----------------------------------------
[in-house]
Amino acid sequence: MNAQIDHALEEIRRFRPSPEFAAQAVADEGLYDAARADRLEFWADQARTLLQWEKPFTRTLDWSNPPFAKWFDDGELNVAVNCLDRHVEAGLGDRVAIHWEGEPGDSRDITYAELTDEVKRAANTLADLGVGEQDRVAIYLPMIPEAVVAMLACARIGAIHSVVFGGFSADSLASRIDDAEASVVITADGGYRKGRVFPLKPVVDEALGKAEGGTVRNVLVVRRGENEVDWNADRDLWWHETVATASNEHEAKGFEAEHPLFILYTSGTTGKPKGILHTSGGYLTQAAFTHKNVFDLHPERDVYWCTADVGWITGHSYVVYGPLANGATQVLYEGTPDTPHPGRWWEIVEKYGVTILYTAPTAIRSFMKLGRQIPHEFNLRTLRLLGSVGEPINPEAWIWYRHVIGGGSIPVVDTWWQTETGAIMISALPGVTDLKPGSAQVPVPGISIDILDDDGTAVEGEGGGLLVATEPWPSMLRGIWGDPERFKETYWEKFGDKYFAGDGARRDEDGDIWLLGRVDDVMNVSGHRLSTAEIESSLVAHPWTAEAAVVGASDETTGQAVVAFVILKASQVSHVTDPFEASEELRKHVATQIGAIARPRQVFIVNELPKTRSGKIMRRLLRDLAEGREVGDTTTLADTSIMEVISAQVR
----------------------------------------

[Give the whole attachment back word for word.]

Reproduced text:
[in-house]
Amino acid sequence: MNAQIDHALEEIRRFRPSPEFAAQAVADEGLYDAARADRLEFWADQARTLLQWEKPFTRTLDWSNPPFAKWFDDGELNVAVNCLDRHVEAGLGDRVAIHWEGEPGDSRDITYAELTDEVKRAANTLADLGVGEQDRVAIYLPMIPEAVVAMLACARIGAIHSVVFGGFSADSLASRIDDAEASVVITADGGYRKGRVFPLKPVVDEALGKAEGGTVRNVLVVRRGENEVDWNADRDLWWHETVATASNEHEAKGFEAEHPLFILYTSGTTGKPKGILHTSGGYLTQAAFTHKNVFDLHPERDVYWCTADVGWITGHSYVVYGPLANGATQVLYEGTPDTPHPGRWWEIVEKYGVTILYTAPTAIRSFMKLGRQIPHEFNLRTLRLLGSVGEPINPEAWIWYRHVIGGGSIPVVDTWWQTETGAIMISALPGVTDLKPGSAQVPVPGISIDILDDDGTAVEGEGGGLLVATEPWPSMLRGIWGDPERFKETYWEKFGDKYFAGDGARRDEDGDIWLLGRVDDVMNVSGHRLSTAEIESSLVAHPWTAEAAVVGASDETTGQAVVAFVILKASQVSHVTDPFEASEELRKHVATQIGAIARPRQVFIVNELPKTRSGKIMRRLLRDLAEGREVGDTTTLADTSIMEVISAQVR